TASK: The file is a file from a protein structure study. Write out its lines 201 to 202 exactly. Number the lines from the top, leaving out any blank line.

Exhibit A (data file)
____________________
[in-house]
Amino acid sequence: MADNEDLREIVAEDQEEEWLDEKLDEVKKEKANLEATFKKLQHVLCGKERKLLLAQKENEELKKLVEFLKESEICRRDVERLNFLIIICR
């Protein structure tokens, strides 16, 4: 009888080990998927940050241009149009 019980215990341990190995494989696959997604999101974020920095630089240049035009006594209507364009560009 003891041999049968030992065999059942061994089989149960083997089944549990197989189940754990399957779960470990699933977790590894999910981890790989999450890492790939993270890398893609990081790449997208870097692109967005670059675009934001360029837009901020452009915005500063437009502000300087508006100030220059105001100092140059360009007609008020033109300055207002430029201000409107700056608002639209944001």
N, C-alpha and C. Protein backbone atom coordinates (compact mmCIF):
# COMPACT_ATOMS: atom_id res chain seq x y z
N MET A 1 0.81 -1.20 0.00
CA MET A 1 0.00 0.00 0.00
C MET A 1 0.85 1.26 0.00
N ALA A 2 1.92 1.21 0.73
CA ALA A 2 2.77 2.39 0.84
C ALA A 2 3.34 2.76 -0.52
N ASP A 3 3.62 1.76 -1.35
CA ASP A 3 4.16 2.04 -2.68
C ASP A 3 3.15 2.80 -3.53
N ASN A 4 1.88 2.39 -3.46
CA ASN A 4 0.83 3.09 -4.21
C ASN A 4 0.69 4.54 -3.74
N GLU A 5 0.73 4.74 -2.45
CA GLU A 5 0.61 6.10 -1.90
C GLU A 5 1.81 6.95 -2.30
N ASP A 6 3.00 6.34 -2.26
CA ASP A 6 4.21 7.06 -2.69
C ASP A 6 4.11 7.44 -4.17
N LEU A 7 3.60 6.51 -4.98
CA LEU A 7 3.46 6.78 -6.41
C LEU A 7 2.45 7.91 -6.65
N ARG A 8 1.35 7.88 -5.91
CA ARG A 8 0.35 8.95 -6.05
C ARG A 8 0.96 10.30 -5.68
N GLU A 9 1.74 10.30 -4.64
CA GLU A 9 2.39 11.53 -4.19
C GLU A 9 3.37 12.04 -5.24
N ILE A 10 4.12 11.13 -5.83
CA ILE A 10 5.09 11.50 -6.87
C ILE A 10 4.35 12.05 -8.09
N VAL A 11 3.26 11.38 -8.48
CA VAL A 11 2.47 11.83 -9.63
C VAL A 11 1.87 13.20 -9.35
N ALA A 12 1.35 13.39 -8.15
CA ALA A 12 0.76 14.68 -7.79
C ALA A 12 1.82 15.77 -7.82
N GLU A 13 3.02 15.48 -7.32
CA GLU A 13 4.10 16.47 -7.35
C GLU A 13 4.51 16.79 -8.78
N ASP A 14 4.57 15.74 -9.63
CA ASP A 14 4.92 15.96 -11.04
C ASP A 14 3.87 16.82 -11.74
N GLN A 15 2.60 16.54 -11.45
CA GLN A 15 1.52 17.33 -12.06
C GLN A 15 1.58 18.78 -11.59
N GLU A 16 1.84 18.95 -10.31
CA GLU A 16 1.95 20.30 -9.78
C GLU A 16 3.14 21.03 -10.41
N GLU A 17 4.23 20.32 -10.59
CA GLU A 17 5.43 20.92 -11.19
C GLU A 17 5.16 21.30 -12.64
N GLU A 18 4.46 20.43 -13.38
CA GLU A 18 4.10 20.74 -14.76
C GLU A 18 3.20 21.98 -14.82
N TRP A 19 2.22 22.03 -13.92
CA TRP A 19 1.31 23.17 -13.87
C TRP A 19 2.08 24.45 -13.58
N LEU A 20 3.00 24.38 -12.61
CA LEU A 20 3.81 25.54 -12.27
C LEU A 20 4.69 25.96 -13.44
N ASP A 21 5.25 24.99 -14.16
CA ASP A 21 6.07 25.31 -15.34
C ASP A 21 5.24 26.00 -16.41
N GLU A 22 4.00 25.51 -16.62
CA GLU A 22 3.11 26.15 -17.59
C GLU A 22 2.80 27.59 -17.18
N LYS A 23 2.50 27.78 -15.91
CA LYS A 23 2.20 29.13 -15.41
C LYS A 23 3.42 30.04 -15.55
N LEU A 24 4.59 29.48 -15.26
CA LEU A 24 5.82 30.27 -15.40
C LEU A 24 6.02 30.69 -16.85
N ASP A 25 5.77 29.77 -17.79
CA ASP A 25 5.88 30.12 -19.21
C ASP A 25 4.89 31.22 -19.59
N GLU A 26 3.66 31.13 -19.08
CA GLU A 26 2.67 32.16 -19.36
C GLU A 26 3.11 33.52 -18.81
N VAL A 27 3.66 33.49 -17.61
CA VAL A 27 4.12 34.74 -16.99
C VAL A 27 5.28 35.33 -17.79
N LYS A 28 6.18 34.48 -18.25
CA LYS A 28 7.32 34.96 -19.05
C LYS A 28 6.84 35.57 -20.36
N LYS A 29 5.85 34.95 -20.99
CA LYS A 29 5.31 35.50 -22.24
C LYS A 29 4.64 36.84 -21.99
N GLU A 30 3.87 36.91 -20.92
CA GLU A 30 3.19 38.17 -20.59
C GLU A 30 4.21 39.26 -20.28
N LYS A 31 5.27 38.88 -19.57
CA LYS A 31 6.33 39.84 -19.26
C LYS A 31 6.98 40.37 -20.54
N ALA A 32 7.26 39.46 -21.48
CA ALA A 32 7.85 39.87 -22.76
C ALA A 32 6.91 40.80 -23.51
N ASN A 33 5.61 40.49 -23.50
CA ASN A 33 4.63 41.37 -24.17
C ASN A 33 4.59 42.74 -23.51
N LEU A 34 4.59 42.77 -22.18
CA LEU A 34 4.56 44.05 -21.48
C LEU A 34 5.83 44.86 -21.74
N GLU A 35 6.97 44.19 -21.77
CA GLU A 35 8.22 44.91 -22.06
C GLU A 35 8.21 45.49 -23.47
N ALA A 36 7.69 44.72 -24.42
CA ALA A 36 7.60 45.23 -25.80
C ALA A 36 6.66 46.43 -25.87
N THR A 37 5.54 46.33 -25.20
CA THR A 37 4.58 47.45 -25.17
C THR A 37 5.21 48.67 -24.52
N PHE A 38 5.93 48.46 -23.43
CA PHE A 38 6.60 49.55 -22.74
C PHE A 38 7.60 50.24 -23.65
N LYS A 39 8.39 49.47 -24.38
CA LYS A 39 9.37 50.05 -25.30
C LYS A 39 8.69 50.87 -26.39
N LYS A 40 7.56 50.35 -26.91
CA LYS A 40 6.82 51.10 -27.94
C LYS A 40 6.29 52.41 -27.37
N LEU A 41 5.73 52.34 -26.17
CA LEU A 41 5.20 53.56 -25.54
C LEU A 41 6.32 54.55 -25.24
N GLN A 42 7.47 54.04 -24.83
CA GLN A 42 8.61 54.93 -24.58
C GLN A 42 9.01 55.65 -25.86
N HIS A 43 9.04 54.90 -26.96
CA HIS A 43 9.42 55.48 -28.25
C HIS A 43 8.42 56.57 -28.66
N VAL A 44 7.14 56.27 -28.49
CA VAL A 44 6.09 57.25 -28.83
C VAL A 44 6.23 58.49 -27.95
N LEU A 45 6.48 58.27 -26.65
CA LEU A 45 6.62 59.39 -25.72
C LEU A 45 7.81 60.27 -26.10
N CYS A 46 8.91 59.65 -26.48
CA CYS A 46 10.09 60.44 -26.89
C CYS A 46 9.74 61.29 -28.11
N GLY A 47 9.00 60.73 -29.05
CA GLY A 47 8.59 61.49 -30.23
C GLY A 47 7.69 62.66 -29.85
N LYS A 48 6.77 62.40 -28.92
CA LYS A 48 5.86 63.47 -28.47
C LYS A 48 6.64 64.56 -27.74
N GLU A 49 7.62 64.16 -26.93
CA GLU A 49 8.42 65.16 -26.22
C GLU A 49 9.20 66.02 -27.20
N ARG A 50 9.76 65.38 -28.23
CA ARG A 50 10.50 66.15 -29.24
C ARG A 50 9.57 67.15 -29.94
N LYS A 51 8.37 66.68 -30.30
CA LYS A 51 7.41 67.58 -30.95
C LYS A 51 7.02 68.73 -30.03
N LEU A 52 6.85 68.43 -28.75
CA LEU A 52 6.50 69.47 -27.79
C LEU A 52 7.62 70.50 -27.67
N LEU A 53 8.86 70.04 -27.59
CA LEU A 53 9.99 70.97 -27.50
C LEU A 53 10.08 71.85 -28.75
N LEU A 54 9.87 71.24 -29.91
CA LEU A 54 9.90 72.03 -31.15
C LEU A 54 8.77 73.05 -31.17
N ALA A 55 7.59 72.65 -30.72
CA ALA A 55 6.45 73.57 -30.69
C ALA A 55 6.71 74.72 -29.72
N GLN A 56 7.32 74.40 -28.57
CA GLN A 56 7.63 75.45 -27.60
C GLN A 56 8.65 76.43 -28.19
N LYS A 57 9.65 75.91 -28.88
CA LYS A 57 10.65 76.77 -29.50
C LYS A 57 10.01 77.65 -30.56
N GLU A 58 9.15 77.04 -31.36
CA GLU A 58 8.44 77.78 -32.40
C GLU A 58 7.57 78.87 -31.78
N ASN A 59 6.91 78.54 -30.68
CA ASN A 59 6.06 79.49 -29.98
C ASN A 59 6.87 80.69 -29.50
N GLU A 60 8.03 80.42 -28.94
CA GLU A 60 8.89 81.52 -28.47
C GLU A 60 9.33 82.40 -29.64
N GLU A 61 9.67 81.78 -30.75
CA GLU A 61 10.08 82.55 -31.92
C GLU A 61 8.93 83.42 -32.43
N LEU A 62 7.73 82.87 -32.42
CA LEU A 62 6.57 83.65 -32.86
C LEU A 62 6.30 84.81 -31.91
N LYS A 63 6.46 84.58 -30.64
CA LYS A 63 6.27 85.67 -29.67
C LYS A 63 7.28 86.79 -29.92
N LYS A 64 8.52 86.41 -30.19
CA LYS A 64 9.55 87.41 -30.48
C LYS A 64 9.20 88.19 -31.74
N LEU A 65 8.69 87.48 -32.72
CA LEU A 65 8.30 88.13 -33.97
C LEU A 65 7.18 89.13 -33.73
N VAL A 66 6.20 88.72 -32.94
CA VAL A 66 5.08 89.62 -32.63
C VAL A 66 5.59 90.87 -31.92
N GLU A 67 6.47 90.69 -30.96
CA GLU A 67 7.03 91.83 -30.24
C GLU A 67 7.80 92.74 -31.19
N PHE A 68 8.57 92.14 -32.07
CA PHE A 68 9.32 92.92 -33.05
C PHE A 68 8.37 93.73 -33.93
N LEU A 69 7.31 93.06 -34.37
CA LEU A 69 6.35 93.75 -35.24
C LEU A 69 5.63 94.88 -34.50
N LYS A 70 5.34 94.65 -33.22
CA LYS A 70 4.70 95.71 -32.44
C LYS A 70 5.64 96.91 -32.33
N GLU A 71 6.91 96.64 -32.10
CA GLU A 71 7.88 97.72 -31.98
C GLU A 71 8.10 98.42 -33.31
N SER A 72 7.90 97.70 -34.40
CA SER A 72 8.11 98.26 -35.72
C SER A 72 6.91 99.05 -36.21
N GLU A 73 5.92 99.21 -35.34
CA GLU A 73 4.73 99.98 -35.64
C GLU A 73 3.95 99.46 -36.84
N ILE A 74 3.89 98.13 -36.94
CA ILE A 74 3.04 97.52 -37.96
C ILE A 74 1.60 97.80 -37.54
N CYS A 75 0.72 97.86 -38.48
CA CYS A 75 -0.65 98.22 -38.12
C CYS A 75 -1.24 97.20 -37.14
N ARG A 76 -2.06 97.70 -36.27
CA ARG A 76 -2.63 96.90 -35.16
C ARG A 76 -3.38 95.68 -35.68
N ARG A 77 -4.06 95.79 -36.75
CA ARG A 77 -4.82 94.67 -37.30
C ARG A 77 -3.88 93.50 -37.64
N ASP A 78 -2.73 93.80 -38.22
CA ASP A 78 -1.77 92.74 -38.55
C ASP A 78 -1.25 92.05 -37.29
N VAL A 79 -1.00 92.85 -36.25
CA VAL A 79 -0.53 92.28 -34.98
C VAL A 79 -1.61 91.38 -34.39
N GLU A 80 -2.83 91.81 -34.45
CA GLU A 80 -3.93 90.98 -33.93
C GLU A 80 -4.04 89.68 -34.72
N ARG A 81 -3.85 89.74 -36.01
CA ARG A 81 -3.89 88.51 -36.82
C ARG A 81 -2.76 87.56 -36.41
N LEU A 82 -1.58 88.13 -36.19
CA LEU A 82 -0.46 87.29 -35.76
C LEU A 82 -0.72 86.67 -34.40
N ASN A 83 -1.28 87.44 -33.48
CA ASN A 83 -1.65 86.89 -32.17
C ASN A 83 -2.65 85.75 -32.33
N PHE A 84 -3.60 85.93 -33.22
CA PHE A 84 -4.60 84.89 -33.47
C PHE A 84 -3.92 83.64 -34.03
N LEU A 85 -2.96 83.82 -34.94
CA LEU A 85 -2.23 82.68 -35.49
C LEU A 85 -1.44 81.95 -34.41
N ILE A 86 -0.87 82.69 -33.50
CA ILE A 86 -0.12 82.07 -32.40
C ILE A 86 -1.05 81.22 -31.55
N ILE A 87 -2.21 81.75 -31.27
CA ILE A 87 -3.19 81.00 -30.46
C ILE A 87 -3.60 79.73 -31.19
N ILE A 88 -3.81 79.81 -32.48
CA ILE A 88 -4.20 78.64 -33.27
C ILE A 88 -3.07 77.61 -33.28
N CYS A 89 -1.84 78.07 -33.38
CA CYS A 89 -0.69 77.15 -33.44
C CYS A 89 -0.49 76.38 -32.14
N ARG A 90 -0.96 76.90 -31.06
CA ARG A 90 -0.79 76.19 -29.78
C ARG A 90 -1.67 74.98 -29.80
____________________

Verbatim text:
N VAL A 66 6.20 88.72 -32.94
CA VAL A 66 5.08 89.62 -32.63